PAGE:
I used my first column for The Fiscal Times to take on all those who insist that the only way to deal with the federal deficit is by cutting spending. Contrary to those who repeat the "it's a spending problem" mantra, spending definitely is not the only issue and spending cuts are not the only possible response.
I agree that Eugene Steuerle's "Fiscal Democracy Index offers a chilling new perspective on the declining state of federal finances. Like Andrew Samwick, I too hadn't realized that 2009 was the first year in which all Federal revenues were consumed by promises made in the past -- entitlement programs and interest on the debt. All discretionary programs, the ones that Congress has to vote to fund each year, were paid with borrowed money.
Here are some other factoids that I only recently learned, courtesy of Fitch Ratings (see attachment at bottom of this post), which warned earlier this month that the United States' AAA rating could be at risk if don't make some sort of fiscal headway in the next three to five years.
Point One: We often hear that the US government debt load is lower as a share of GDP than those of many other large, wealthy nations, including Japan, Germany, the UK and France. But a more apples-to-apples comparison, which combines federal, state and local government borrowing, suggests that the US is in worse shape than most other AAA-rated countries.
(Note: I'm tempted to simply say "same old, same old." In fact, the results shown below don't seem have changed much in the more than three decades since I started working on the federal budget. Andrew is too young to be able to say that, but I suspect that if they admitted to their real age Pete and Bruce would agree.)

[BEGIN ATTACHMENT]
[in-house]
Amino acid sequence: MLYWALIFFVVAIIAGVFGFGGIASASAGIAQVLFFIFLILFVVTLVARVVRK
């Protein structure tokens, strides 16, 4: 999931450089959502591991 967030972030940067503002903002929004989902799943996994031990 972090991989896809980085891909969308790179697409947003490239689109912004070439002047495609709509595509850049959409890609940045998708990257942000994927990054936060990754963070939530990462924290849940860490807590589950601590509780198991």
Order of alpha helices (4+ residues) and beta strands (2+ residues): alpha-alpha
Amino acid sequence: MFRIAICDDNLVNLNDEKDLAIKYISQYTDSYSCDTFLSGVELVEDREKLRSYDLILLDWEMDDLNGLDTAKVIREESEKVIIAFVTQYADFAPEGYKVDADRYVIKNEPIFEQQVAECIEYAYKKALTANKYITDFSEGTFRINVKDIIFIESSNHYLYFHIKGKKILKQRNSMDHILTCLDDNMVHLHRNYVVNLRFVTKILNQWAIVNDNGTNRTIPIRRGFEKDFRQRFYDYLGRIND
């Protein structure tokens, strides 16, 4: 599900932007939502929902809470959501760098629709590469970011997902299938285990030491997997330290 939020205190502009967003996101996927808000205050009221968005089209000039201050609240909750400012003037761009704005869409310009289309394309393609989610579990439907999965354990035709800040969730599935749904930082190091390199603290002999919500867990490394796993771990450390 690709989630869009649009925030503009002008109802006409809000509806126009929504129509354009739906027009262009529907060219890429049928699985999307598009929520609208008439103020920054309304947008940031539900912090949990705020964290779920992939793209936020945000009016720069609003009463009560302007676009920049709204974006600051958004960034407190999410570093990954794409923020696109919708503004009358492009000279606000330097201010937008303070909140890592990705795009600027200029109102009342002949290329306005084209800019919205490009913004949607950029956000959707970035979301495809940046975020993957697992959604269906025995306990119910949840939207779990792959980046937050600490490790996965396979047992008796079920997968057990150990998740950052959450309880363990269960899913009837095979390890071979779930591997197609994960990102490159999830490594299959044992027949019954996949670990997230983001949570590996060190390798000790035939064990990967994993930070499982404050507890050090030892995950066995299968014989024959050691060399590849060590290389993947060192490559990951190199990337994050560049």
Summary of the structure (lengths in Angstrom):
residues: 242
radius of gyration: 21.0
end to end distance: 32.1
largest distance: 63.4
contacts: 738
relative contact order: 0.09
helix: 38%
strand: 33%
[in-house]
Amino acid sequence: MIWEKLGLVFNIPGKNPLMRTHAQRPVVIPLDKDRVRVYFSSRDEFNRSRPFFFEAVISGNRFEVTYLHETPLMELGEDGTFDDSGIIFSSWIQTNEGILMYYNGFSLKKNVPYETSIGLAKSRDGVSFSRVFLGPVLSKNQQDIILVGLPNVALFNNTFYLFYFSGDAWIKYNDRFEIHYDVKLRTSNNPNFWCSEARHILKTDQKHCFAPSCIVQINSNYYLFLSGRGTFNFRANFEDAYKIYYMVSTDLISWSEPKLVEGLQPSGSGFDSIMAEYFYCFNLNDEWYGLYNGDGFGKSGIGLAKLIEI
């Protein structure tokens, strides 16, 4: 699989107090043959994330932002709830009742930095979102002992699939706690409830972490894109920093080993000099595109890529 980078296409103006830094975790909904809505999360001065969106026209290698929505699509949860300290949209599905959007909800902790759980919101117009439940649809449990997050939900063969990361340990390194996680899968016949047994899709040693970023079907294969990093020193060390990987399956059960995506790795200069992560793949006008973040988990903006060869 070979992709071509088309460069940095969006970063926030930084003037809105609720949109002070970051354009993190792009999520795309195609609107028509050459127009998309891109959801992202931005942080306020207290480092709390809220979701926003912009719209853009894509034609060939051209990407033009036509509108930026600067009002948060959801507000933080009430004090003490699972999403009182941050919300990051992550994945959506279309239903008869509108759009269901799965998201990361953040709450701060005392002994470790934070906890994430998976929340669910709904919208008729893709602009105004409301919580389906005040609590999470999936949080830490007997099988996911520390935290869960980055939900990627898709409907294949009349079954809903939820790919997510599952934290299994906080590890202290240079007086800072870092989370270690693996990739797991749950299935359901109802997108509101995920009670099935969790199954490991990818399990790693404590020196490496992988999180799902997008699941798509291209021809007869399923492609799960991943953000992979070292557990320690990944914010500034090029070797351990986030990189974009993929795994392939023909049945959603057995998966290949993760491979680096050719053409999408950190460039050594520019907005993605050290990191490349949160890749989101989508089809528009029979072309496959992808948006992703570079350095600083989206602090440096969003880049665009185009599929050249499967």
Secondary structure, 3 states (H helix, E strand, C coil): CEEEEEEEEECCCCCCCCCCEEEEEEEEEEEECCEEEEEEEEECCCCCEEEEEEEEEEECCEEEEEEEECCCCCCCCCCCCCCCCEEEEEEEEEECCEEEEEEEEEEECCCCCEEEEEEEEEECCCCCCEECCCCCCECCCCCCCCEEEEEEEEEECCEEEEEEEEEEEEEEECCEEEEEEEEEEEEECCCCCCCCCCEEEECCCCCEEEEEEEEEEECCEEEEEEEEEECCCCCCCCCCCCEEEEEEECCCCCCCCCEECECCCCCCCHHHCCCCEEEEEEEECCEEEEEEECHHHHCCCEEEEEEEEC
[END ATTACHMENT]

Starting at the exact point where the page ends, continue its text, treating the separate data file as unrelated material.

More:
Just in case you have any doubts about why there are deficits, this paper from the American Enterprise Institute with a compilation of polling results about attitudes toward government involvement in the economy and federal spending says it all. Here are excerpts from the money quotes:
Questions that ask Americans whether they would like a smaller government with fewer services or a larger government with more services usually produce a preference for smaller government.
The Treasury announced and the media dutifully reported yesterday that the fiscal 2009 federal budget deficit reached $1 trillion in June. Here's what Bloomberg said in the first two paragraphs of its story:
July 13 (Bloomberg) -- The U.S. budget deficit topped $1
trillion for the first nine months of the fiscal year and broke
a monthly record for June as the recession subtracted from
revenue and the government spent to rejuvenate the economy.
The shortfall for the fiscal year that began Oct. 1 totaled
$1.1 trillion, the first time that the gap for the period
surpassed $1 trillion, Treasury figures showed today in
Washington. The excess of spending over revenue for June was
$94.3 billion, the first deficit for that month since 1991,
according to data compiled by Bloomberg.
At least, that what Diane Rogers over at EconomistMom.com said.
It's always nice to think that someone, anyone, is reading and listening. As Andrew and Pete will tell you...you never really know.